Zhou caused a bit of a stir at the weekend when he said that China’s GDP could grow 7 per cent in the second half of the year, and Thursday’s data seem to fly in the face of this example of perhaps excessive optimism.

Also speaking at the congress was Guo Shuqing, chairman of China’s banking regulatory commission, who restated China’s commitment to reforming the banking system to make it easier for foreign banks to operate.

He said the falling market share for overseas banks in China was bad for competition and the regulator would give foreign banks “more room” in equity ownership and business scope.

Economists have been closely watching the party congress, which is expected to secure president Xi Jinping’s grip on power, for indications in relation to future policy.

In the end, Xi’s 3½-hour speech on Wednesday did not contain a specific GDP target, but said that China was aiming to be a modern socialist economy by 2035 and a great socialist economy by 2050.

Wang Tao at UBS said the focus was on achieving “a moderately prosperous society” by 2020, including its goal of doubling 2010 GDP by 2020.

“To achieve that goal, we estimate that China only needs to grow by 6.3 per cent per annum from 2018 to 2020, and thus expect the government to soften its growth target at the margins for 2018,” Wang wrote. – (Additional reporting: agencies)

Number of jobseekers increased by 13%, says recruitment firm Morgan McKinley

Thu, Oct 19, 2017, 05:30
Updated: Thu, Oct 19, 2017, 06:58

Peter Hamilton

Particularly strong sectors included science, financial services, and data compliance. Photograph: iStock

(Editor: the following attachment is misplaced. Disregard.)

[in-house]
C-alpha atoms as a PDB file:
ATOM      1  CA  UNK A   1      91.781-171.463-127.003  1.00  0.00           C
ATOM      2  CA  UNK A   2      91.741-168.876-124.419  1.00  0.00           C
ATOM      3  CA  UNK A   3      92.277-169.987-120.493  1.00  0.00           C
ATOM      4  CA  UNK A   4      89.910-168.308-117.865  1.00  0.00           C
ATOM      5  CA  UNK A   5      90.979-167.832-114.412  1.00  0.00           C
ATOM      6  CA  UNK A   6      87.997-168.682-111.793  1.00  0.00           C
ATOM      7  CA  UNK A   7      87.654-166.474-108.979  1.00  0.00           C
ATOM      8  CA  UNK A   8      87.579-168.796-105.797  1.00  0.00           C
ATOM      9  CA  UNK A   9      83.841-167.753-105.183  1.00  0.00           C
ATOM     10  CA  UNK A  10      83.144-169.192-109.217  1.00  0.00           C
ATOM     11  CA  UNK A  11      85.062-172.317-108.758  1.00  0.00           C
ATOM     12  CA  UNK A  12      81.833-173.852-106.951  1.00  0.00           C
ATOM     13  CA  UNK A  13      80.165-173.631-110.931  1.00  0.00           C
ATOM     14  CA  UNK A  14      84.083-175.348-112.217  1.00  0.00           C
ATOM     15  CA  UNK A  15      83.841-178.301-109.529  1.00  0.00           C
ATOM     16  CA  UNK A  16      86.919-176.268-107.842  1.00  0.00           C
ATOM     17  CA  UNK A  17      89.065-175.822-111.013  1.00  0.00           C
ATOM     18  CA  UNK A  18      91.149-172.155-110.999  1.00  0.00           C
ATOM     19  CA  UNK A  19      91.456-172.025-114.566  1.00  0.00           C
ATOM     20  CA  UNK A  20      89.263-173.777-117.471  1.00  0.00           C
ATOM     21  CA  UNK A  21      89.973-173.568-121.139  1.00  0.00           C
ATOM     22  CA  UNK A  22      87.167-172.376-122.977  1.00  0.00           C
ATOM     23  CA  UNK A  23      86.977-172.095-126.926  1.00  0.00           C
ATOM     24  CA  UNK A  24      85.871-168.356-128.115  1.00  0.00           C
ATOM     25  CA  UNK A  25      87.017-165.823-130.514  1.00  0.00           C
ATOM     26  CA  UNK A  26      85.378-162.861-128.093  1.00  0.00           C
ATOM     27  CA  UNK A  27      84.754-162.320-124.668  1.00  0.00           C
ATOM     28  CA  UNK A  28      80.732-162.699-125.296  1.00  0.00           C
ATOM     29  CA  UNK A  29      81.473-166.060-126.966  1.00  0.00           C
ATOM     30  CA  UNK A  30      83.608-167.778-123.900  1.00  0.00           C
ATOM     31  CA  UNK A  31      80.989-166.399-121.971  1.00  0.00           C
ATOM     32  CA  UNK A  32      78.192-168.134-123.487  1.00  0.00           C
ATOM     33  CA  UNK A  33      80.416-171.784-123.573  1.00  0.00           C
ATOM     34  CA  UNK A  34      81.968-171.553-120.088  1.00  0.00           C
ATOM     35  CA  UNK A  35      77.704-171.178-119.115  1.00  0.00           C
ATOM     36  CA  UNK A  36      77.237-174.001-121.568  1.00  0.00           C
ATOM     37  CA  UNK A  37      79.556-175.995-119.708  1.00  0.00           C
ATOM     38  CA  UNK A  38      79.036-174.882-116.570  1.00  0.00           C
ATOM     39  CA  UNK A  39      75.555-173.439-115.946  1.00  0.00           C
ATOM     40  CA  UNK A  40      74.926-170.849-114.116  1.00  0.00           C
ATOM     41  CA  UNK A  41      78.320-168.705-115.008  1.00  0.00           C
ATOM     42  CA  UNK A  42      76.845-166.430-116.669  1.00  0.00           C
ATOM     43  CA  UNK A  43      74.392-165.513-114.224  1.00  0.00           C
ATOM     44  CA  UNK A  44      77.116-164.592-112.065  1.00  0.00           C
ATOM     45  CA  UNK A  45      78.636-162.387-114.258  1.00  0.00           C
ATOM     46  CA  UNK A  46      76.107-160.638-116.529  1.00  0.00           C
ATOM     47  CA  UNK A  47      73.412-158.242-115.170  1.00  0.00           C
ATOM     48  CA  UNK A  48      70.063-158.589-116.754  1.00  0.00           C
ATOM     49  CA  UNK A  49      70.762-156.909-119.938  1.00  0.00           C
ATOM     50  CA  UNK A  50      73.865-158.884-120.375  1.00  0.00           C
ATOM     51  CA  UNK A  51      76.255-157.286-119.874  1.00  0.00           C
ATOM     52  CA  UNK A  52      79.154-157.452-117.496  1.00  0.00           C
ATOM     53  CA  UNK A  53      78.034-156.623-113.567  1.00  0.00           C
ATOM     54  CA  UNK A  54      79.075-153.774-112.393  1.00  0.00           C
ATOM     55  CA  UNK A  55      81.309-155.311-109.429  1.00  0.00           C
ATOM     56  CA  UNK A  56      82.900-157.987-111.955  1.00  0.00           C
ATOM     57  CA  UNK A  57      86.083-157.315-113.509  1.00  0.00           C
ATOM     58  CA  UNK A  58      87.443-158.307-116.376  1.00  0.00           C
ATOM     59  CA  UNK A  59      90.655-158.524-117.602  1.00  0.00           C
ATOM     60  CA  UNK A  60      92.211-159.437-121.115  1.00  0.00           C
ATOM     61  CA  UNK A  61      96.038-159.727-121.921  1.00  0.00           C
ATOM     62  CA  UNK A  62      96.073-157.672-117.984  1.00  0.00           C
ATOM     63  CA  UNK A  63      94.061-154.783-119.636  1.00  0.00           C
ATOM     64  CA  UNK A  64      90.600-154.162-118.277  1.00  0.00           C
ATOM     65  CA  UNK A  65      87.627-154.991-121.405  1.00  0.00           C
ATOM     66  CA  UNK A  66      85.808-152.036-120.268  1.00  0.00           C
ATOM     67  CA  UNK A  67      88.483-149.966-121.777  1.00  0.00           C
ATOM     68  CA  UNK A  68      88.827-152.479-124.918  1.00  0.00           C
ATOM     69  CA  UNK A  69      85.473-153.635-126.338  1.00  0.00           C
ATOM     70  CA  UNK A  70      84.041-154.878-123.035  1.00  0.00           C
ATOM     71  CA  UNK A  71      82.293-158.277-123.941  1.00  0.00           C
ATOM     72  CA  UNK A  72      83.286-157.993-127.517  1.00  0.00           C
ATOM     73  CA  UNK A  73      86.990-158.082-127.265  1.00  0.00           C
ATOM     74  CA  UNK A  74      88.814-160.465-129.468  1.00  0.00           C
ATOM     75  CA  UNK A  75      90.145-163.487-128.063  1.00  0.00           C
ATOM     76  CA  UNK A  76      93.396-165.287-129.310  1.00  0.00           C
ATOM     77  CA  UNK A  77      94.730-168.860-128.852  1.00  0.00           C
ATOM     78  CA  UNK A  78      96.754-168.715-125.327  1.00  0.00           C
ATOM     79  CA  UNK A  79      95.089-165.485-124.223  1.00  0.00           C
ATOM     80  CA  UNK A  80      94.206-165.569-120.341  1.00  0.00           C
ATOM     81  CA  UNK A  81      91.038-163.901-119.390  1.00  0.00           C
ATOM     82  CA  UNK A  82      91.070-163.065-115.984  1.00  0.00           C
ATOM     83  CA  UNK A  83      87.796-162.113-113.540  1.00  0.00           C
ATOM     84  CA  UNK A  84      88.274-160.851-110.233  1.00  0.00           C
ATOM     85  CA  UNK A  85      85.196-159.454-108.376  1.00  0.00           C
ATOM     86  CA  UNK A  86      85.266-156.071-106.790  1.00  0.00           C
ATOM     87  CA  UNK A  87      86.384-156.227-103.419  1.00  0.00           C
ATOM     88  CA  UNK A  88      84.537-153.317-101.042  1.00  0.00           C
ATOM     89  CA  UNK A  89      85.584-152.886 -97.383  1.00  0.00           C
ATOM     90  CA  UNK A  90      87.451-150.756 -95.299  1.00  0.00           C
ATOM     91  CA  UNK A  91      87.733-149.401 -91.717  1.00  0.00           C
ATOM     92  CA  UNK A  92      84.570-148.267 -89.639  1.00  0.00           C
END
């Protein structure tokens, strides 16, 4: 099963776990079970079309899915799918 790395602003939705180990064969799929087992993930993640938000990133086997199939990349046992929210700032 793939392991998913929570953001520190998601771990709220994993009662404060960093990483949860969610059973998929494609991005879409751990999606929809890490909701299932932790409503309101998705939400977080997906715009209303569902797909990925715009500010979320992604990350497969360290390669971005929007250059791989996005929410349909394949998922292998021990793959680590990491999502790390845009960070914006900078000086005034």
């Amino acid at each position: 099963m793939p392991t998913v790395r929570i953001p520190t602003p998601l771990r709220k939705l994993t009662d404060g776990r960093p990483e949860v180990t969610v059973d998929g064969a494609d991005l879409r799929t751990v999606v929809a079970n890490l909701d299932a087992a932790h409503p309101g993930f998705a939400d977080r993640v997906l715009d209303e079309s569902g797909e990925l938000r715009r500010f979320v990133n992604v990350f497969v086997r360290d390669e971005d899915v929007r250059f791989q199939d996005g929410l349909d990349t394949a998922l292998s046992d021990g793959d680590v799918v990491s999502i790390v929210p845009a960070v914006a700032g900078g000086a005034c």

The number of professional job vacancies in Ireland in September increased by 9 per cent compared to the same month last year.

The increase in August was less significant, bumping up by only 2 per cent against the backdrop of an economy with almost full employment.

According to the monthly employment monitor from recruitment consultancy Morgan McKinley, the number of professionals seeking jobs, meanwhile, increased by 13 per cent.

“There is demand across multiple sectors for professional skills in all main business and operations management functions which reflects an overall sense of confidence across the economy in spite of the various geopolitical and economic issues facing Ireland,” said Karen O’Flaherty, Morgan McKinley’s chief operating officer.

A number of areas were identified in the report as having continued buoyancy. Particularly strong sectors included science, on the back of growth in the food industry; financial services, aligned to Brexit; and data compliance as businesses await the implementation of the European General Data Protection Regulation (GDPR).

Information technology, too, remains a “powerhouse of the Irish economy”, driven by demand for engineering, cloud computing and digital talent.

In regional terms, Ms O’Flaherty suggests Dublin and Cork are operating at a pace higher than other regions, however, “the gap is narrowing as more and more professional jobseekers specify that they are seeking career opportunities in the regions.”